Volcano Profile: Erta Ale

The latest in my Volcano Profiles series, this one on Erta Ale in Ethiopia.

The summit crater at Erta Ale in 1994

Location: The Afar region of Ethiopia.

Height: 613 m / 2,011 feet
Tectonic setting: Erta Ale (meaning "smoking mountain") is part of the East African Rift, where the African Continent is tearing apart along a seam that runs from the Red Sea/Gulf of Aden (two other arms of the rift themselves) south through eastern Africa. Many of the large lakes of eastern Africa such as Lakes Albert, Tanganyika, Nyasa and Kariba fill rift valleys created by the cracking of the continental plate from rising asthenopheric mantle. This upwelling produces the magma underneath the rift.
Type: Shield volcano
Hazards: Lava flows - the volcano has a long-lived active lava lake, possibly as long as the last 100 years (Oppenheimer and Francis, 1998). There is also evidence of more explosive eruptions (VEI 2) in the last 150 years from Erta Ale, but its remote location makes accurate records sparse.
Monitoring: There is not much in the way of nearby monitoring of Erta Ale, as the eruption of Dallafilla in 2008 shows - there was no one on the scene to find out which volcano in the range (conveniently also called Erta Ale) had erupted. Most eruptions in the area are first noticed by their sulfur dioxide plumes or the lava lakes by satellite, then by reports from the few locals who live near the volcano.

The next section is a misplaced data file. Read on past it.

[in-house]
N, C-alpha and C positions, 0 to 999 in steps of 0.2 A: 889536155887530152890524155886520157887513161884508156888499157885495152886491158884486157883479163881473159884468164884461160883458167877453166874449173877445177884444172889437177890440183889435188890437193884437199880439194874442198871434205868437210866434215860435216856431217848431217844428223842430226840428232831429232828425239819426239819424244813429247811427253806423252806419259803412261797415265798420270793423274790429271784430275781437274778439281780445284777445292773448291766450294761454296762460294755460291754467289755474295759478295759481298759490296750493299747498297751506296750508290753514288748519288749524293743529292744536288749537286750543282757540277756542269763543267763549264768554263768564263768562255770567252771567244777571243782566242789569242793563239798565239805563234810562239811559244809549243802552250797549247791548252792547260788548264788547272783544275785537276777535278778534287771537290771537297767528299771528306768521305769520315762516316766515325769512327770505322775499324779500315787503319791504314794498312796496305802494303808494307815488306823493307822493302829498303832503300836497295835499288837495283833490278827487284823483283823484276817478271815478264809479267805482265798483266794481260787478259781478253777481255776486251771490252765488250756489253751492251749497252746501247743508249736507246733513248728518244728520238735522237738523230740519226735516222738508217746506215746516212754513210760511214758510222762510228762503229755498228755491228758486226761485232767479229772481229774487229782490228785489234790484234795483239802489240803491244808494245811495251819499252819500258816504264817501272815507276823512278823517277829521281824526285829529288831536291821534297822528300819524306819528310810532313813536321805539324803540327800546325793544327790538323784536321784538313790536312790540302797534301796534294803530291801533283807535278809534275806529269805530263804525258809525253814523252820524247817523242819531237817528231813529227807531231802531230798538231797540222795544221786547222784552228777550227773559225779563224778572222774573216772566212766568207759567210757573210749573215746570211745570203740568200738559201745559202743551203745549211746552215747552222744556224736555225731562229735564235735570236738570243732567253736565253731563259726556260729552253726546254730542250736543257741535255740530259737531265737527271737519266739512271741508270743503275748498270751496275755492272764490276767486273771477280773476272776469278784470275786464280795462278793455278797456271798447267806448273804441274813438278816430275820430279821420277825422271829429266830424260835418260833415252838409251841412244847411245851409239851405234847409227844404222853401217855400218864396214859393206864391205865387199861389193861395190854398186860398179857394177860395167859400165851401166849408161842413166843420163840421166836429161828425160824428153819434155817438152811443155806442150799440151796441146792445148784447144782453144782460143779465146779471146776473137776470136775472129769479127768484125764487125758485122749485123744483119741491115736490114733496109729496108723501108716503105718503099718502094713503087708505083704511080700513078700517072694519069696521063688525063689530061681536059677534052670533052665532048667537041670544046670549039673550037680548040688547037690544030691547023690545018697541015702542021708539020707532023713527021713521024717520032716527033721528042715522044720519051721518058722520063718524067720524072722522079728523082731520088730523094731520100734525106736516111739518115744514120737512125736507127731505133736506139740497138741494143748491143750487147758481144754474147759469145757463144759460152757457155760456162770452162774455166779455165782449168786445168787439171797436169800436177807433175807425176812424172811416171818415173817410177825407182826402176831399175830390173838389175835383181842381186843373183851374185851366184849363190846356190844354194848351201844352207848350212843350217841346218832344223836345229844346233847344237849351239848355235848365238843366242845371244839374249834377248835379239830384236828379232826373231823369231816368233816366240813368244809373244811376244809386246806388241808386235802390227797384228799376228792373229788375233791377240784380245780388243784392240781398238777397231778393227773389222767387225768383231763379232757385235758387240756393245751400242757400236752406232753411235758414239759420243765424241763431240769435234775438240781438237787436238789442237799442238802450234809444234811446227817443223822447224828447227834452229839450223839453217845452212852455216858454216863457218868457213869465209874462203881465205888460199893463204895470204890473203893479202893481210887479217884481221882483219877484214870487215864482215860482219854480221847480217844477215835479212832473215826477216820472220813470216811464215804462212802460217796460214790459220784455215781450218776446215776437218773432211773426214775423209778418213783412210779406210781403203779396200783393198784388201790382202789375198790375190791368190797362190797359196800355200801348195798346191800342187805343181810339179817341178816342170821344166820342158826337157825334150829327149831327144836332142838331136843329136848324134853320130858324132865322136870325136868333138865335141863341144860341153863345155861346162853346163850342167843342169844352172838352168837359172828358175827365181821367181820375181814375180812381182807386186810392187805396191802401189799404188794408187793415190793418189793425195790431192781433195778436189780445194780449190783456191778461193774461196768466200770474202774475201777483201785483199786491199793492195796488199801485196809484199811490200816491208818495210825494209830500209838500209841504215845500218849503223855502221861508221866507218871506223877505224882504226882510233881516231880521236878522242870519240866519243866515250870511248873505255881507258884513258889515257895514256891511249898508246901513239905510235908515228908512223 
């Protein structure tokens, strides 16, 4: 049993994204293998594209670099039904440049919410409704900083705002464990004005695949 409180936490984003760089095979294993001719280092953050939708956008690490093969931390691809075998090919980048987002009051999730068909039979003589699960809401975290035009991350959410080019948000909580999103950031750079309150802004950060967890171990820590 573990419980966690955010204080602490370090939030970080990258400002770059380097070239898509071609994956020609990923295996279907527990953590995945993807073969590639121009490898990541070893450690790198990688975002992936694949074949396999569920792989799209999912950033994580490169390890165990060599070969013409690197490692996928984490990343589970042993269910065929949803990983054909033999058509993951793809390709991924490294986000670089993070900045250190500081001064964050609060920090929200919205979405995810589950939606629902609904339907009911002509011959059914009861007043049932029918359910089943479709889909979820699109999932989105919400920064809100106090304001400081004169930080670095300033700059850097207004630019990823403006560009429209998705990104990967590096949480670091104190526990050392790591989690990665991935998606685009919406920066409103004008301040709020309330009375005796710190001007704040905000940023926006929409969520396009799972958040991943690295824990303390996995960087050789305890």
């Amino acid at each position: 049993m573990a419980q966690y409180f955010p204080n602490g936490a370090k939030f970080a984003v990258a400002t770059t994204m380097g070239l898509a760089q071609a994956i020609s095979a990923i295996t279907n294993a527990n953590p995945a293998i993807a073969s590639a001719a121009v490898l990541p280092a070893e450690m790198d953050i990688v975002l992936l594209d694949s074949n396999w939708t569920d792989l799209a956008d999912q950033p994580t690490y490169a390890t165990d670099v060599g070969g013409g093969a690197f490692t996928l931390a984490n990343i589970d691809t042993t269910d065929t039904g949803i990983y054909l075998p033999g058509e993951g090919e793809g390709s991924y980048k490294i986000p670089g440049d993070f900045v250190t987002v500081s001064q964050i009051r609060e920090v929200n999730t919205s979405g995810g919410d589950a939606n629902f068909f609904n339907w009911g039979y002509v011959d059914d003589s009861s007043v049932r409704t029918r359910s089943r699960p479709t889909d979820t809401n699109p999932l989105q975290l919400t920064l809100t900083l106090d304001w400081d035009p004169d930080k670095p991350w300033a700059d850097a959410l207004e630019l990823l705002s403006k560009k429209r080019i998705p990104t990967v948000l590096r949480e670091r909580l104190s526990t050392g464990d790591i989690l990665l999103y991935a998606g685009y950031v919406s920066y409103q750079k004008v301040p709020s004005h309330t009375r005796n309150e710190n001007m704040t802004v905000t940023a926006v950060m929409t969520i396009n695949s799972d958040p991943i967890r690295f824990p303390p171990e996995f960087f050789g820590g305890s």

Erta Ale.

Summary: Erta Ale is one of the most remote volcanoes in the Afar region of Ethiopia part of the East African Rift. It is rarely visited and most of our knowledge of the volcano's activity comes from remote sensing data. The volcano itself is a large shield volcano with the typical summit caldera with craters that we see at many shield volcanoes. This summit caldera is more unique, though, thanks to the long-lived lava lake that sits in the summit crater pit. Over the last 100 years, this lava lake is sometimes joined by a second lava lake. Studies of the lake surface temperatures suggest that the flux of lava through the lake (at least in the late 1990s) is ~510-580 kg/s of basaltic lava (Burgi, 2002). Fresh-looking lava flows on the flanks of Erta Ale indicate that the lava lake will periodically overflow (as it may have in 2005), sending lava flows down the slopes of the volcano - this is a significant hazard, as superheated lava from a lava lake at Nyiragongo breached in 1977, sending lava downslope at ~100 km/h (60 mph) and killing 70 people. Most eruptions are sourced from the summit caldera area, however there have been rift vent eruptions along the northern flank of the volcano as well.